An organization with 5,000 employees, for example, will spend an average of $225,844 per year on phishing incident response at a susceptibility rate of 30 percent. If your program is able to reduce users’ susceptibility to 5 percent, though, that figure plummets to $37,641, resulting in a saving of $188,203.
To calculate your ROI, then, simply plug these same figures into the basic ROI formula:
ROI = (Gain from investment-Cost of investment) / Cost of investment
For the sake of argument, let’s say your security awareness training program costs $100,000 per year. In that case:
ROI = ($188,203-$100,000) / $100,000 = 88%
And this doesn’t just work for phishing. So long as you can estimate the cost of a single security incident and measure your susceptibility (failure) rate, the costs, savings, and ROI calculations are a simple task.
Bringing Calculations Into the Real World
Now of course, it’s not always going to be this easy.
The phishing susceptibility model used to inform the above example took us some time to produce, and makes use of the latest research findings from a number of separate primary sources. If you wanted to construct something similar for a different attack vector, it wouldn’t be a five minute job.
But all hope is not lost. With a little investigation, you’ll have all the information you need to estimate the average cost of a security incident in terms of incident response. By our calculations, incident response costs a 5,000-employee organization around $100 per hour, with the average incident taking approximately 5 hours to resolve. That’s $500 per incident.
According to Verizon, an average of 3.5 percent of security incidents result in a breach, and the average breach costs $3.5 per employee. That’s $17,500 for our 5,000-employee organization.
Knowing all this, then, the final stage of the calculation becomes simple. Let’s imagine you’re currently experiencing 100 security incidents per year as a result of unsafe browsing behaviors.
Based on the cost estimates above, you’re currently spending $50,000 on incident response and $61,250 on breaches as a result of these unsafe browsing behaviors.
IR cost = $500 x 100 annual incidents = $50,000
Breach cost = 3.5 annual incidents x $17,500 = $61,250
Total = $50,000 + $61,250 = $111,250
You might develop a testing program that periodically presents users with simulated pop-ups to click on. By tracking click rates, you’ll see over time how much your users’ behaviors improve, and you can use those figures to evidence the ROI of your program.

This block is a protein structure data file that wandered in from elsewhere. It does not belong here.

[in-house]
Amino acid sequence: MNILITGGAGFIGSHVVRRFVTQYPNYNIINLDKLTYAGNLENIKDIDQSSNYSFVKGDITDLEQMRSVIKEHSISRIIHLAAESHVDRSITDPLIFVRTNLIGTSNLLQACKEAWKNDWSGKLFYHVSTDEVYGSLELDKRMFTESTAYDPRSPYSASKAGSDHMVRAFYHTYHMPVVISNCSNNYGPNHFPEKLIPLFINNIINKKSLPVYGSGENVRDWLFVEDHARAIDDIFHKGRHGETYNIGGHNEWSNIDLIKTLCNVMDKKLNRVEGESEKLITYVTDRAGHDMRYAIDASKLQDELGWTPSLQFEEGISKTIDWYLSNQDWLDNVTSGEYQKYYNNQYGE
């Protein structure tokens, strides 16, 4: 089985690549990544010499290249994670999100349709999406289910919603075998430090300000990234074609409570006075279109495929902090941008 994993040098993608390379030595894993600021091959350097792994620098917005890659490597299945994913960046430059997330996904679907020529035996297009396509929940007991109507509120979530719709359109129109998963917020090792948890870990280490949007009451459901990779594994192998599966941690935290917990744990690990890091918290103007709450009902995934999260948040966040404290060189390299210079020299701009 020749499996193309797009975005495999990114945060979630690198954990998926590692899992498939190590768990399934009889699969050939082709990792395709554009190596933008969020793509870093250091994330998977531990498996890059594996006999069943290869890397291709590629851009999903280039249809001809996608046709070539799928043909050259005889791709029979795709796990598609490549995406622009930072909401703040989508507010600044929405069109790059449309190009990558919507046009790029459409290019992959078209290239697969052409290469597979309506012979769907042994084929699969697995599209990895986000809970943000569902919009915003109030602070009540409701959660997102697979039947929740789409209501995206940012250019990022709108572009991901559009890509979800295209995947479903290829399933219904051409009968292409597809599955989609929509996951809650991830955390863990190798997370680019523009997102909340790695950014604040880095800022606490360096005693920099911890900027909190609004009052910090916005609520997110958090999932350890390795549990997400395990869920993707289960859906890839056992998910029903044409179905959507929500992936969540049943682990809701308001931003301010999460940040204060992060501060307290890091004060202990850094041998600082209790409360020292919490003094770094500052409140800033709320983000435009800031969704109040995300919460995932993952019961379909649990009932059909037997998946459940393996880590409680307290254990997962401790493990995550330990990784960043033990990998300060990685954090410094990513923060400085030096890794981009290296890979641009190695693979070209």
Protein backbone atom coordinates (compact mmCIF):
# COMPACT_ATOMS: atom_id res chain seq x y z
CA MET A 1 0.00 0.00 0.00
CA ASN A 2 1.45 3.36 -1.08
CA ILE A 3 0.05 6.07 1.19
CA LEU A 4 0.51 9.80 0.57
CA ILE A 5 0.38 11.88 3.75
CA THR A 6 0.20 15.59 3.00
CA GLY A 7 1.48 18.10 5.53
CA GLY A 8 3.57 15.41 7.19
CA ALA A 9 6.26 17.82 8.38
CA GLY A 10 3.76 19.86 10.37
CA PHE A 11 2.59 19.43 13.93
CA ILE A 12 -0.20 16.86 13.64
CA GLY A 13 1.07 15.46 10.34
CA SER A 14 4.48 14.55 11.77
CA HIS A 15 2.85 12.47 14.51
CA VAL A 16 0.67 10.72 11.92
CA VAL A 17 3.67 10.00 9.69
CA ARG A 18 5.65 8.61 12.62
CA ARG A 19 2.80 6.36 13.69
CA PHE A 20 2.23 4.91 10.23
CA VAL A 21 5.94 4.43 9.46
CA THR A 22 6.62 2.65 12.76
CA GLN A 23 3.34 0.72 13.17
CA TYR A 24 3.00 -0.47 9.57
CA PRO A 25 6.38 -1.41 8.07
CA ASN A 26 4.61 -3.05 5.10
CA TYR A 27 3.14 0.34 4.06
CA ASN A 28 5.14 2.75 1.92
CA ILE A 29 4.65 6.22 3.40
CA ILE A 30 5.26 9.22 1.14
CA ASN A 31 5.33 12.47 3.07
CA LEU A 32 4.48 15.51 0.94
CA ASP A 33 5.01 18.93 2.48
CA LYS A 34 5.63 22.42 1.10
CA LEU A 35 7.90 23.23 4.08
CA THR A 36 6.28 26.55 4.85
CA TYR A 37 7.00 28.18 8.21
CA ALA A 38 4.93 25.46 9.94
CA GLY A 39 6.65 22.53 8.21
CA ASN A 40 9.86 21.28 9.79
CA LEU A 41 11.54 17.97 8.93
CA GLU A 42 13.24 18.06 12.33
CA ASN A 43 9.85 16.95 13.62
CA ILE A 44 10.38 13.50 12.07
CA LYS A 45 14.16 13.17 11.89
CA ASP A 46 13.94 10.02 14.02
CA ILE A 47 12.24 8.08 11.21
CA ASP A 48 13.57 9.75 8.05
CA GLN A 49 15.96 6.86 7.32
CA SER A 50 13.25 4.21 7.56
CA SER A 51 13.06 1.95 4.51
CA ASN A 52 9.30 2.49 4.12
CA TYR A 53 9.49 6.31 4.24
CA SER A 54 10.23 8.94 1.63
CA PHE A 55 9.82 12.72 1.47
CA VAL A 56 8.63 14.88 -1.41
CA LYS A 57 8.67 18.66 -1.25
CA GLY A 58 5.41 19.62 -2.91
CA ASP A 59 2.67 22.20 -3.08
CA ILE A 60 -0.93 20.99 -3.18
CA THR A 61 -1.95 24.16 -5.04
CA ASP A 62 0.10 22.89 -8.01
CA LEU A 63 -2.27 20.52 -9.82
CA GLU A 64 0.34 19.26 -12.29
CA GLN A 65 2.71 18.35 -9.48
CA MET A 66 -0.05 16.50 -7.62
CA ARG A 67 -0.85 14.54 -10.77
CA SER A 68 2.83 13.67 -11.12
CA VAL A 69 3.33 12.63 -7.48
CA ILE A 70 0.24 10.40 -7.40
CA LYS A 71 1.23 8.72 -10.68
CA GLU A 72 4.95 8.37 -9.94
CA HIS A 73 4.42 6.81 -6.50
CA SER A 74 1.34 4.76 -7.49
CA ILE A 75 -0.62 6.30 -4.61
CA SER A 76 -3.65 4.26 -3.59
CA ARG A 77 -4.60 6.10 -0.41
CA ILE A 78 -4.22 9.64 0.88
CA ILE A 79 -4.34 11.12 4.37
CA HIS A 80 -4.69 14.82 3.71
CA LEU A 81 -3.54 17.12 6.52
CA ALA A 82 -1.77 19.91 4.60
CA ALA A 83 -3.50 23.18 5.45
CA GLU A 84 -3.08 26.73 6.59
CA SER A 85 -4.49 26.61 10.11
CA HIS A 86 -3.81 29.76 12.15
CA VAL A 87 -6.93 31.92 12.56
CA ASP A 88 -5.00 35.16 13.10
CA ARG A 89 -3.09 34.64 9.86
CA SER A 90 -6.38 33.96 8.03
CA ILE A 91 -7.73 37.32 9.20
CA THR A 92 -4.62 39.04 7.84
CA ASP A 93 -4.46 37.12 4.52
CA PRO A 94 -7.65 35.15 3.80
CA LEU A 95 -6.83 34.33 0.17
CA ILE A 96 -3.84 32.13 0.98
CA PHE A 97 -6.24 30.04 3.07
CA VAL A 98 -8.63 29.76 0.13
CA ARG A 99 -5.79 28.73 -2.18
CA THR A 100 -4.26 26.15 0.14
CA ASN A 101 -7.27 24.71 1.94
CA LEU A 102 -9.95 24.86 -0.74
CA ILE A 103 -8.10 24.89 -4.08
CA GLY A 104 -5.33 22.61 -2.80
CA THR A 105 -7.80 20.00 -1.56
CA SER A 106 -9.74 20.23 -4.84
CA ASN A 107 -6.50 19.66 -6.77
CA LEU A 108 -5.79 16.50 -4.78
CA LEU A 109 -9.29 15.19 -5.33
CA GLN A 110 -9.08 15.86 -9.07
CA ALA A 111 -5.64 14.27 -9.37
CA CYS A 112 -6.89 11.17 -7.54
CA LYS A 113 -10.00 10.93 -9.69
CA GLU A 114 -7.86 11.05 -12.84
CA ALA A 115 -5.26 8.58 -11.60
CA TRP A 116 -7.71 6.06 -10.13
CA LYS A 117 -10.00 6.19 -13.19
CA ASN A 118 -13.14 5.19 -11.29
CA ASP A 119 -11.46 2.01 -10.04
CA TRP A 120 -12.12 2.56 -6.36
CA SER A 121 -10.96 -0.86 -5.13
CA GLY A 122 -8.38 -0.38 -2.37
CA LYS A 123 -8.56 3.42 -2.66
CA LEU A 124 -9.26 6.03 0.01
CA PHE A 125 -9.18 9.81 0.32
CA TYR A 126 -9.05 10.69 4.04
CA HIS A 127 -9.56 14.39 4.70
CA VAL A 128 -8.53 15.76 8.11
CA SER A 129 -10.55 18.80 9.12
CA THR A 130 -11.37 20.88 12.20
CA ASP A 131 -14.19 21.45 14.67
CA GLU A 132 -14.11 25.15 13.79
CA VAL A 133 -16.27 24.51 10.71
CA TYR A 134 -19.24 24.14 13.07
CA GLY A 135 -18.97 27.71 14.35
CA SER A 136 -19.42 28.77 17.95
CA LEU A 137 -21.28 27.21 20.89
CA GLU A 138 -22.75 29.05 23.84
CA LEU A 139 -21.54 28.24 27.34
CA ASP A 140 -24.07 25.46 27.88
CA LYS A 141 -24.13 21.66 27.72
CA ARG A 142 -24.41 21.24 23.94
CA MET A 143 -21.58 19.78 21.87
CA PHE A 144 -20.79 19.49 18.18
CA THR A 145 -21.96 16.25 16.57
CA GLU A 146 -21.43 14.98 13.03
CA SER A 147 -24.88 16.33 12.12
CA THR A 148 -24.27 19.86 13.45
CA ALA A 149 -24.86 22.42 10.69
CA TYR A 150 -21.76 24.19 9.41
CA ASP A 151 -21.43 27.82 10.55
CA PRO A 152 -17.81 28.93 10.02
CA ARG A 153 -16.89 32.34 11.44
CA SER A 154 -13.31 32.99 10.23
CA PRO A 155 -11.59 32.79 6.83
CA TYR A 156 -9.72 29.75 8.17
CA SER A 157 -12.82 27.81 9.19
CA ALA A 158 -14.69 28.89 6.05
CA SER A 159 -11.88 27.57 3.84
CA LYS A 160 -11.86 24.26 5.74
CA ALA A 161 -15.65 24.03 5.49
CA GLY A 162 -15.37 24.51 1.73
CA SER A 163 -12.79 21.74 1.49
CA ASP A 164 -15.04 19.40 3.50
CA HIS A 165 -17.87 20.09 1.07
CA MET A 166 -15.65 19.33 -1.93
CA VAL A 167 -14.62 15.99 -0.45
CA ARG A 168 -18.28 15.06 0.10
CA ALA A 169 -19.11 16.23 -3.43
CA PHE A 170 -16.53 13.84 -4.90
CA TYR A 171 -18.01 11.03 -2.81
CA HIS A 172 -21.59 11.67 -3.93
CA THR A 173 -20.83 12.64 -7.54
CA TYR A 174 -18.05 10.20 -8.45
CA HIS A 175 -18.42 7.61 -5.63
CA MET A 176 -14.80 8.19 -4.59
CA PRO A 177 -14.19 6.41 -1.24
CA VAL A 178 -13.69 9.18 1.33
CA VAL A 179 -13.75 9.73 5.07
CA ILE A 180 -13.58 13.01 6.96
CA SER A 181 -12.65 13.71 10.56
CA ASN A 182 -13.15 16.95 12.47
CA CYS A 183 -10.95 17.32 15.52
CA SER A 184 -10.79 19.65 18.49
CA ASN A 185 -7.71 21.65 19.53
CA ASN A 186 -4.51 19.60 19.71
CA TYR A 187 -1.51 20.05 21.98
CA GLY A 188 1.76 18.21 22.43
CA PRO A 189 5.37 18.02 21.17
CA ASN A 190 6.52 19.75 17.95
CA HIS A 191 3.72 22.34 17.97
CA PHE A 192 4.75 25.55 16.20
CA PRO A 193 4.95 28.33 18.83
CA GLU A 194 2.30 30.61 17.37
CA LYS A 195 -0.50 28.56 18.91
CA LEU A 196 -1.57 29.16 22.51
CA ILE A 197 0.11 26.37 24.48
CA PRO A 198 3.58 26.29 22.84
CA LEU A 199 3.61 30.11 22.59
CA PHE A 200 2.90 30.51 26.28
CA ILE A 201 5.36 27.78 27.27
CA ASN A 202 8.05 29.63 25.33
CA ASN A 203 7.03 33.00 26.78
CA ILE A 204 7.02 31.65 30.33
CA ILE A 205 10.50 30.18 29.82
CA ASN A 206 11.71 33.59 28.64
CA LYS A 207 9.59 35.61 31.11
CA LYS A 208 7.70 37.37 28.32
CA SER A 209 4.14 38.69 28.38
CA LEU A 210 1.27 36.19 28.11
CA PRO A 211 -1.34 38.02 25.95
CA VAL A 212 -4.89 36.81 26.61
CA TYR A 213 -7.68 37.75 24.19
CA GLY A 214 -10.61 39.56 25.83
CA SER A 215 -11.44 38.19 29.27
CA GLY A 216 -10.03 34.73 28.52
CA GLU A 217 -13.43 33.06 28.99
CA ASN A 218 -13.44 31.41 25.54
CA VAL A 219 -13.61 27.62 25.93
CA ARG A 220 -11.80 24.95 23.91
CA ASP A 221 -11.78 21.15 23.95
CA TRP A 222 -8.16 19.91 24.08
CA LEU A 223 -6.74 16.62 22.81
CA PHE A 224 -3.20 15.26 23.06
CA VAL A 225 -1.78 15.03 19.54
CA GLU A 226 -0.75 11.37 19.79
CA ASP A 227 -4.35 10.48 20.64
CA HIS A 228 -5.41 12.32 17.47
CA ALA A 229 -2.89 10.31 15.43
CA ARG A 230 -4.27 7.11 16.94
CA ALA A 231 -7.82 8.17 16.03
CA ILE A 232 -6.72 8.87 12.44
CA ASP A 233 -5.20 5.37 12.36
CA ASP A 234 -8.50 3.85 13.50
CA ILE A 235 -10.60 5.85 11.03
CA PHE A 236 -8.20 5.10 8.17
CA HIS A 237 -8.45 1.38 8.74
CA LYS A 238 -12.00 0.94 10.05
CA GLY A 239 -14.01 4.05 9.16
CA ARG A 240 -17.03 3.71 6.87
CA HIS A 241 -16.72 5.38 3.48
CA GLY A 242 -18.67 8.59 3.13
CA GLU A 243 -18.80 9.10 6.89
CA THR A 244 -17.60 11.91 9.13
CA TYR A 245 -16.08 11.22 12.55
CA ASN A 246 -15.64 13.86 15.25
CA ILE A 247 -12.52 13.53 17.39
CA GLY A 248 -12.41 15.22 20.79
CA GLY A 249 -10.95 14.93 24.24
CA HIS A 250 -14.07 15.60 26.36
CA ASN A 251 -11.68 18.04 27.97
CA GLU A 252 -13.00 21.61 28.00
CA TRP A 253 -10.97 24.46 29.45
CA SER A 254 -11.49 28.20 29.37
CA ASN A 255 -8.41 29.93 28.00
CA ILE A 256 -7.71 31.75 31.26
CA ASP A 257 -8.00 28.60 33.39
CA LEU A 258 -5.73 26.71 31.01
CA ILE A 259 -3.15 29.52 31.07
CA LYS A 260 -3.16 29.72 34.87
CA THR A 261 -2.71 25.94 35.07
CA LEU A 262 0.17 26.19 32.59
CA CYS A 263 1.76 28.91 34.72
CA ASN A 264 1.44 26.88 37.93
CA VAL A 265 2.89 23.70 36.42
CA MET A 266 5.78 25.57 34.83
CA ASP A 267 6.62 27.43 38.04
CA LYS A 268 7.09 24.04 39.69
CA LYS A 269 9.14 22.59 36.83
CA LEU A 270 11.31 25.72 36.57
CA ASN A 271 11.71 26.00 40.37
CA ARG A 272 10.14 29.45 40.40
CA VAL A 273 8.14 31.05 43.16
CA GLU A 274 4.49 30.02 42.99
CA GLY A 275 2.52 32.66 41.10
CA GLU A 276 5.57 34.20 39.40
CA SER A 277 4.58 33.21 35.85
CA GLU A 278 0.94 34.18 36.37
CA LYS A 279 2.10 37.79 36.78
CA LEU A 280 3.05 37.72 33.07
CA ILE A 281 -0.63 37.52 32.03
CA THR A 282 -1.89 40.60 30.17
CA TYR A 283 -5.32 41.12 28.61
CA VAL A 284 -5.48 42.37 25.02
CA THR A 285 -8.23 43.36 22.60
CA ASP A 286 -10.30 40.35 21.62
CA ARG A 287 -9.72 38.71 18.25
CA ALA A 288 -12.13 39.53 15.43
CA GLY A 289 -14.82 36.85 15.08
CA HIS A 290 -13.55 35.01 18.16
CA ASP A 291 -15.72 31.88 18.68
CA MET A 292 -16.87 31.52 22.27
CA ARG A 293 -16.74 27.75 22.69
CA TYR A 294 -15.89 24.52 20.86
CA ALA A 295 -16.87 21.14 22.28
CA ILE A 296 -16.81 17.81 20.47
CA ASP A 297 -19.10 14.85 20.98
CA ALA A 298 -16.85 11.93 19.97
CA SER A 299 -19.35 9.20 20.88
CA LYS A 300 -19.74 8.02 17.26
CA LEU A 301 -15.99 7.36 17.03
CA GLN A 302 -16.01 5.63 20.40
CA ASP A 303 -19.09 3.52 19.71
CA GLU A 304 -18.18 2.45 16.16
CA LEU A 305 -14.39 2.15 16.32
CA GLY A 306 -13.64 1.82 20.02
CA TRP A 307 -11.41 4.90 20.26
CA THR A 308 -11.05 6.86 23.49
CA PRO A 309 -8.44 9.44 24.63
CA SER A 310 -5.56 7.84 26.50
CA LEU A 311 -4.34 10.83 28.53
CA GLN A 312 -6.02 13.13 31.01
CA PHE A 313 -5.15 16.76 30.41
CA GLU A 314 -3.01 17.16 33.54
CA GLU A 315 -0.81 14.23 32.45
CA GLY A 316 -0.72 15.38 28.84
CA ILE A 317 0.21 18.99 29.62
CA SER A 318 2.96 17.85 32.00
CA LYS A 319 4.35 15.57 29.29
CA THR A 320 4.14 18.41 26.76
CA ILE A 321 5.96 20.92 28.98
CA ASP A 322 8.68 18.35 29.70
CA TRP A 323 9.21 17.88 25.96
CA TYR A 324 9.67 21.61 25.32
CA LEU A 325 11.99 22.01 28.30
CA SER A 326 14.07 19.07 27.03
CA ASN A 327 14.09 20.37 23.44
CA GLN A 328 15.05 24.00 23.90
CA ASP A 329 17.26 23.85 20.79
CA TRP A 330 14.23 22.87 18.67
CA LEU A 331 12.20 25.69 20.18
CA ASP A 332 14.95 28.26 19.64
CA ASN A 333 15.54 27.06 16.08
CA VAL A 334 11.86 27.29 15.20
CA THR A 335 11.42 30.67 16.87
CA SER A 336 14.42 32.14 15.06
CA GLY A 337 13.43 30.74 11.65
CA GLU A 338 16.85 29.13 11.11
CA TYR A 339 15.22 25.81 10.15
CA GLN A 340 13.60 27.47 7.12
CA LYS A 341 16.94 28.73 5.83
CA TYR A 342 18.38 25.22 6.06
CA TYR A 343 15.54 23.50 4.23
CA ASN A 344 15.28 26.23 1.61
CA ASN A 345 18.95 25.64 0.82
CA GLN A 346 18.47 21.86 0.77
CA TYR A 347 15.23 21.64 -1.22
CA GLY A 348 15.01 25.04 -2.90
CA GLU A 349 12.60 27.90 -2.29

If, then, you can reduce users’ susceptibility by 50 percent, you can half your annual costs in this area: a $55,625 saving. If the program costs $30,000 annually to enact, your ROI will look like this:
ROI = ($55,625-$30,000) / $30,000 = 85%
Start Strong, Finish Strong
It’s notoriously difficult to evidence the need for investment in security awareness training.
And ultimately, while the above calculations are simple, they rely completely on your ability to objectively measure success. If you have a concrete (or at least evidence based) way to track susceptibility, measuring ROI is simple.
But if you don’t have this, your ROI calculations will be nothing more than a ‘best guess’.
For this reason, it’s imperative that you start your security awareness training program knowing exactly how you’ll measure success. Whether it’s click rates or something else, having this metric in place from the start will make it far easier to evidence the need for further investment.
More on Quantifying Costs to Your Organization
For an individual organization, quantifying that potential impact of a spear phishing attack beforehand can be difficult. This can often lead to underinvestment in crucial security initiatives, leaving the organization exposed.
The PhishLabs Cost of Phishing Susceptibility model is a resource that helps security leaders easily quantify the cost of phishing attacks while showing how that cost can be substantially lowered by reducing the organization’s vulnerability to phishing. We will demonstrate the model during the presentation.
Watch the on-demand webinar to learn about:
- How to quantify the potential cost of phishing attacks to your organization.
- Rate of compromises due to phishing attacks.
- Costs to respond to incidents.
- Data breach costs to your organization.